Ex-Mossad head: AI facial recognition tech superior to fingerprinting

Former Mossad chief Yossi Cohen on Monday emphasized the importance of facial recognition technology in the fields of counterterrorism and law enforcement.

A computer with an automatic facial recognition system shows German Interior Minister Thomas de Maiziere, center right, as he visits the Suedkreuz train station in Berlin (photo credit: REUTERS/MARKUS SCHREIBER/POOL)
A computer with an automatic facial recognition system shows German Interior Minister Thomas de Maiziere, center right, as he visits the Suedkreuz train station in Berlin
(photo credit: REUTERS/MARKUS SCHREIBER/POOL)

Former Mossad chief and director of Tokyo-based holding company SoftBank's Israel operations Yossi Cohen on Monday emphasized the importance of facial recognition technology in the fields of counterterrorism and law enforcement, saying currently-used fingerprinting tech is insufficient for identifying threats.

"Governments and corporations around the world today face security threats everywhere - within the organization's facilities, on the street, in the face of threats of damage and theft and of course in the face of national security threats. Facial recognition is a key tool for dealing with these threats," Cohen said at a conference for AI company Oosto in Raanana.

He explained that although biometric identification using fingerprints is accurate, it requires the cooperation of the suspect, who is likely aware of the technology. "When the collection is done physically - it just does not work," he added.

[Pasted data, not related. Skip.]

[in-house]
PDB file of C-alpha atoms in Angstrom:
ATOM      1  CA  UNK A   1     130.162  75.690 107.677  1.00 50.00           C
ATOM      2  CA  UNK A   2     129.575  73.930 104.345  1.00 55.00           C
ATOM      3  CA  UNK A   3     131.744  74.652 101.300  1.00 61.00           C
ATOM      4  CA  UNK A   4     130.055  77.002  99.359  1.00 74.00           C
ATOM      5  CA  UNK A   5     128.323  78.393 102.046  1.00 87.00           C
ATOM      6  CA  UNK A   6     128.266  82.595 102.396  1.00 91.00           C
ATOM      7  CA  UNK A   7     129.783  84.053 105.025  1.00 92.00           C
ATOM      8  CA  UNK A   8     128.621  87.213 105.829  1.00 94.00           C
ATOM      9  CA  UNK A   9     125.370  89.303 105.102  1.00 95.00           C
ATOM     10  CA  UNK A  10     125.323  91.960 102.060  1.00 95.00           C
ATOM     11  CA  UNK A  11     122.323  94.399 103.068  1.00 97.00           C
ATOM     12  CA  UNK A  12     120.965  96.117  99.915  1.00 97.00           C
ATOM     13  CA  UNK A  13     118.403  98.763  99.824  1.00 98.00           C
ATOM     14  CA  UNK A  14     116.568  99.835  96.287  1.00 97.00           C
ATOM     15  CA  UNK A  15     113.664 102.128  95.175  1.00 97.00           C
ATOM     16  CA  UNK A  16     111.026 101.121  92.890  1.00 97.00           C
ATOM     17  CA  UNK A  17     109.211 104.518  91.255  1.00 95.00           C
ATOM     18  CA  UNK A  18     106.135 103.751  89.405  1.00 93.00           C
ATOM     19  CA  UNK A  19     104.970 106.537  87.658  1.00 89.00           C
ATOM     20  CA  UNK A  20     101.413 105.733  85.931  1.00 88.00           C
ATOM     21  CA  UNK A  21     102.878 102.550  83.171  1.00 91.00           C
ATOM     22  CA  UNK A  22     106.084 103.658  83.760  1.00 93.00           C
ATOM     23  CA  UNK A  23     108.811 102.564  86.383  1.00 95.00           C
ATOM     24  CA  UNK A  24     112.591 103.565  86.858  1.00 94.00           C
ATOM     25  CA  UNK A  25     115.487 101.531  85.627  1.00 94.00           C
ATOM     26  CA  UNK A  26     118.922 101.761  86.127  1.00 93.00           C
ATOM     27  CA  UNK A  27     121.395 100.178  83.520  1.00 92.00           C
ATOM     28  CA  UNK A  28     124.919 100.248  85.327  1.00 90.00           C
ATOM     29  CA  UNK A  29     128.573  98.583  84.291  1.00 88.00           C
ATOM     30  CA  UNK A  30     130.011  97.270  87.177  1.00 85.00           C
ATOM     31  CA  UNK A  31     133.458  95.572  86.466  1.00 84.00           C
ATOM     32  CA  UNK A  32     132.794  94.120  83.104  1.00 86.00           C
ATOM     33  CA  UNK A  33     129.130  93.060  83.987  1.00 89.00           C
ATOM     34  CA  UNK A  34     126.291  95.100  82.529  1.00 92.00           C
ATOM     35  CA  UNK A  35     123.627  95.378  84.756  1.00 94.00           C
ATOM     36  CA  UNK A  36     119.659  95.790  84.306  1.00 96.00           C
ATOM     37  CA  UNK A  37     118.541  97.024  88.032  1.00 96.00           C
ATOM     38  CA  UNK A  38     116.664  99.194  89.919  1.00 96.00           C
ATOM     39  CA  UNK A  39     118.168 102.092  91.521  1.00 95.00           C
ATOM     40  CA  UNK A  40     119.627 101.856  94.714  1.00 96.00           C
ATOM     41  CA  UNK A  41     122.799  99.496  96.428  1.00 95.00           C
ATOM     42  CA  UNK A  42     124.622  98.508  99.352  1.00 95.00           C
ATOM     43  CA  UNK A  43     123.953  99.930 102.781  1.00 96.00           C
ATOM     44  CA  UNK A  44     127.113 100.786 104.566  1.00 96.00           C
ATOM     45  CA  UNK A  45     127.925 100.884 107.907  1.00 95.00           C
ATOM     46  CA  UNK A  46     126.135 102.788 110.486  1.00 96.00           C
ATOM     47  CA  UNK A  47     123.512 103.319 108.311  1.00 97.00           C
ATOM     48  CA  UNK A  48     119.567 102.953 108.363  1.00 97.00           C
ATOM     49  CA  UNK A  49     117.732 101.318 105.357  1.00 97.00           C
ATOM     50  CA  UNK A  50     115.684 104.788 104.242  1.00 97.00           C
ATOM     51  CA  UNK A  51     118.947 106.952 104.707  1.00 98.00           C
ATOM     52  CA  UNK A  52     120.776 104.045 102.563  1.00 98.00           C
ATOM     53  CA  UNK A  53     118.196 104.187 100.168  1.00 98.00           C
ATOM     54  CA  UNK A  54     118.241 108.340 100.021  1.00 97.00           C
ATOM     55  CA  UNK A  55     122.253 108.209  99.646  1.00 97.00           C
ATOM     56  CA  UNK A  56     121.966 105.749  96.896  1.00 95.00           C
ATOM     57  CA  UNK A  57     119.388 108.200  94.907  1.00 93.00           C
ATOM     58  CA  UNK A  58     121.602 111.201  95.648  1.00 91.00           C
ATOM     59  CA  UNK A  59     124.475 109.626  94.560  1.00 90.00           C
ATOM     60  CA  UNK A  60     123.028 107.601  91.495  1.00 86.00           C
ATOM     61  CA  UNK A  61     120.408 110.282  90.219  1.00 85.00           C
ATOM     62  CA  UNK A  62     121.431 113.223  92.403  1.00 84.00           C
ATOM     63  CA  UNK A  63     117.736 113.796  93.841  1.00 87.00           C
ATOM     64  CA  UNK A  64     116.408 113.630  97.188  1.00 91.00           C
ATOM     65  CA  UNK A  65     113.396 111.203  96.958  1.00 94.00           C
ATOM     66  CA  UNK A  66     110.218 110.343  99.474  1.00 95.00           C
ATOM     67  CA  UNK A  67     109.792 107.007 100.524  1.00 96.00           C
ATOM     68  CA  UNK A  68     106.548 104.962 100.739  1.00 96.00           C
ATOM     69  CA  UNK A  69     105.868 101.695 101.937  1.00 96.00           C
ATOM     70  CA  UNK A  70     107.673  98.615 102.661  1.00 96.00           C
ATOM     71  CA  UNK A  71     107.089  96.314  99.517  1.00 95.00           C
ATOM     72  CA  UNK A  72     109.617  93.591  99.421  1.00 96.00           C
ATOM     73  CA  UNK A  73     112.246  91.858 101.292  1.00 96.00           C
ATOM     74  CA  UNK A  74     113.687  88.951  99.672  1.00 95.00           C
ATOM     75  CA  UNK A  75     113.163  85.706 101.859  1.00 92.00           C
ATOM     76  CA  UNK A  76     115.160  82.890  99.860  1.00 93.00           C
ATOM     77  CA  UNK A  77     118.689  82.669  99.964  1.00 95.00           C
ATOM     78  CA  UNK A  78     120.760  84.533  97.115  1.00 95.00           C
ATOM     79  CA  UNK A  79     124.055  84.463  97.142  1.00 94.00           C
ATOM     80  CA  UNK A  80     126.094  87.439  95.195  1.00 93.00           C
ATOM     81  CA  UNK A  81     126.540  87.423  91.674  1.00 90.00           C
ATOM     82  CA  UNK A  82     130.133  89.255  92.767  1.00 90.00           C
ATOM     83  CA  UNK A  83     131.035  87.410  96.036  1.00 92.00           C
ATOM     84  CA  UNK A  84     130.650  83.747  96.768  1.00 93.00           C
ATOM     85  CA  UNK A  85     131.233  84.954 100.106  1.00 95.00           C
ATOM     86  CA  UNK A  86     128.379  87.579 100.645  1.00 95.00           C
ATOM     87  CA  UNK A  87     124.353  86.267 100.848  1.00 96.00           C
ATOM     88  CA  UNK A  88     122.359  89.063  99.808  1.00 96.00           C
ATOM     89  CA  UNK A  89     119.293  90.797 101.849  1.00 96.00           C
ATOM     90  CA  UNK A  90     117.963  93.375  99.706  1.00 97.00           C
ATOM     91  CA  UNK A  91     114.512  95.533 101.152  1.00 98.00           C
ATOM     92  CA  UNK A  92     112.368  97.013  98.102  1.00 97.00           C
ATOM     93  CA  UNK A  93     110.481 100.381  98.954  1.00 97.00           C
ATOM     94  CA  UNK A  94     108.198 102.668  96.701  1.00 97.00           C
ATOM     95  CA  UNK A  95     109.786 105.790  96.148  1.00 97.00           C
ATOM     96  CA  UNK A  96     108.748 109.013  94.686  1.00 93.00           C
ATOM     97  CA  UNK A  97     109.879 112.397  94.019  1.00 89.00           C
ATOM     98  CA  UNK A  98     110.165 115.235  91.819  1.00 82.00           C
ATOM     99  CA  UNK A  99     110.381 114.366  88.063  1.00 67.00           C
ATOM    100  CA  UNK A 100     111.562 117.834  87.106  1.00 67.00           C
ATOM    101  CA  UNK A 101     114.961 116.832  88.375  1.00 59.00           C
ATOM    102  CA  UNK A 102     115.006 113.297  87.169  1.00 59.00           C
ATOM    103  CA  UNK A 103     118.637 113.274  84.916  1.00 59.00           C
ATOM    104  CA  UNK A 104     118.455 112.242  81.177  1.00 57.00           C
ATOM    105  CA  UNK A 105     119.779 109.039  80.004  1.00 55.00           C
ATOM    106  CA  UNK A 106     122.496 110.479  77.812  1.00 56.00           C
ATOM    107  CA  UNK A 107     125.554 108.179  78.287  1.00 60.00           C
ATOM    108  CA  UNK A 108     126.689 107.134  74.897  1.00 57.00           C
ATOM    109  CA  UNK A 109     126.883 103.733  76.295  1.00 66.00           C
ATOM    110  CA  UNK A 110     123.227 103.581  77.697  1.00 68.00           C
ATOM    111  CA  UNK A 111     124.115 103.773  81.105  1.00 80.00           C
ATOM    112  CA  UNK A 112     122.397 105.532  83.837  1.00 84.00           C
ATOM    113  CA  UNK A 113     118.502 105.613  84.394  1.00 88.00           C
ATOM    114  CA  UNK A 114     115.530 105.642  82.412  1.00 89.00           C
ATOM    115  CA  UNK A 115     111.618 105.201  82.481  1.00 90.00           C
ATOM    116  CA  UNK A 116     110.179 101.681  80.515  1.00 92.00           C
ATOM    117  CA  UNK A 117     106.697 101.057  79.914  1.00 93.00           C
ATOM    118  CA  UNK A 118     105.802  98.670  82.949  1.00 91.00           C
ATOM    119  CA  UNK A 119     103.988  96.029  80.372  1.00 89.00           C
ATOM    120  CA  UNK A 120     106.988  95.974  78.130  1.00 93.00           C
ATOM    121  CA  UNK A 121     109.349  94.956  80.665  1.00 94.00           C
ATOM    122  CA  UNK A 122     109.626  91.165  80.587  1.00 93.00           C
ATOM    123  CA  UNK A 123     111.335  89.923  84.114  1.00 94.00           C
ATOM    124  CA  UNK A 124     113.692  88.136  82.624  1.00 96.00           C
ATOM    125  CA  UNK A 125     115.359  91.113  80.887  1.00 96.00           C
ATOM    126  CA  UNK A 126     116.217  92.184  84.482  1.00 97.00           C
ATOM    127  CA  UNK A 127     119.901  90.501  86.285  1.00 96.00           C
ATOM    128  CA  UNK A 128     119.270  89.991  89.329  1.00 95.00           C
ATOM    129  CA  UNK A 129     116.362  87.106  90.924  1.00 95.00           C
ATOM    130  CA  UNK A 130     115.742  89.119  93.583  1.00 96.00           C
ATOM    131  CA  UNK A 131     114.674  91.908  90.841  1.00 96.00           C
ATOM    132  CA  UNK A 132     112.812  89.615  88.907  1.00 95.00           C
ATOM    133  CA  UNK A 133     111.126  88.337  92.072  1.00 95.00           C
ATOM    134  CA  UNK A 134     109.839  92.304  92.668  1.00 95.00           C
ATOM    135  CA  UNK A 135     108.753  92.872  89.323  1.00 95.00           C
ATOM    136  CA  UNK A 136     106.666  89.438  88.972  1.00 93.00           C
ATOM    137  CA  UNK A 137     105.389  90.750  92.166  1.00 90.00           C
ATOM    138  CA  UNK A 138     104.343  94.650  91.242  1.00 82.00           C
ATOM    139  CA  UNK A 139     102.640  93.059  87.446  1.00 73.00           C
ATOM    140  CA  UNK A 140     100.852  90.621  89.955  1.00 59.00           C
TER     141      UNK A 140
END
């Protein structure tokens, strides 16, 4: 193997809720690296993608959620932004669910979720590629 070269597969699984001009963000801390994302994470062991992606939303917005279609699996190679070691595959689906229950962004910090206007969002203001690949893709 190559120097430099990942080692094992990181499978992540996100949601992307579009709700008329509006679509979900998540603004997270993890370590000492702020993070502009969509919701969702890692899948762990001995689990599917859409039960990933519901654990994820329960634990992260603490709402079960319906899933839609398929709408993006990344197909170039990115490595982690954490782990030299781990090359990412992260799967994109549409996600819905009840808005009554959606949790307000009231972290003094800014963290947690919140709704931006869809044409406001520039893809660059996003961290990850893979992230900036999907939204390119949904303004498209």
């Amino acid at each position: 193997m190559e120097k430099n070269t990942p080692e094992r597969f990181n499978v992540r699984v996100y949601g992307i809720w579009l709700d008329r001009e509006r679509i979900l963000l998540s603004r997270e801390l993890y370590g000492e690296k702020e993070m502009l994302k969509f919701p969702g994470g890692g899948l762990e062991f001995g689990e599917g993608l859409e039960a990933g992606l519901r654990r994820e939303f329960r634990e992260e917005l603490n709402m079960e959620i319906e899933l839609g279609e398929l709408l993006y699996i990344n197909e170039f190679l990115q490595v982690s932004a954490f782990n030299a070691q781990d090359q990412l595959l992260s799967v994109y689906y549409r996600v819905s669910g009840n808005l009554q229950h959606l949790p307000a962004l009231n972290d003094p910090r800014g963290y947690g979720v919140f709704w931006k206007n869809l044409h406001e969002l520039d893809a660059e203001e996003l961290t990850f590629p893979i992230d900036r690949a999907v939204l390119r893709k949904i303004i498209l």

A potential alternative to this technology is artificial intelligence-based facial recognition. Oosto's solution uses CCTV cameras to monitor public transportation, retail stores and border crossings and is compatible with a range of other devices, including ones that don't yet exist.

Several major casinos in Las Vegas are already using Oosto's technology to monitor their premises for security threats, Oosto Israel and Central Europe Sales Manager Ofer Schmidt said.

Mossad head Yossi Cohen marks the agency's ending its coronavirus-related activity (credit: Courtesy)Mossad head Yossi Cohen marks the agency's ending its coronavirus-related activity (credit: Courtesy)

Oosto CEO Avi Golan said that"Oosto provides machine vision capabilities, Vision AI and facial recognition tech to airports, football stadiums, banks, casinos, retail giants and law enforcement agencies around the world. It is a huge and fast-growing market."

Golan noted that the company has amassed investors, bringing in $235 million USD in its last round of fundraising.

SoftBank's logo is pictured at a news conference in Tokyo, Japan, Feb. 4, 2021. (credit: REUTERS/KIM KYUNG-HOON/FILE PHOTO)SoftBank's logo is pictured at a news conference in Tokyo, Japan, Feb. 4, 2021. (credit: REUTERS/KIM KYUNG-HOON/FILE PHOTO)

"I had the privilege of serving as an operating-partner [sic] at Softbank and getting to know firsthand the exciting vision of Softbank founder Masa San, regarding the AI revolution we are in the midst of," he said. "Softbank's stated strategy is to locate and invest in companies that will become category leaders after the AI revolution."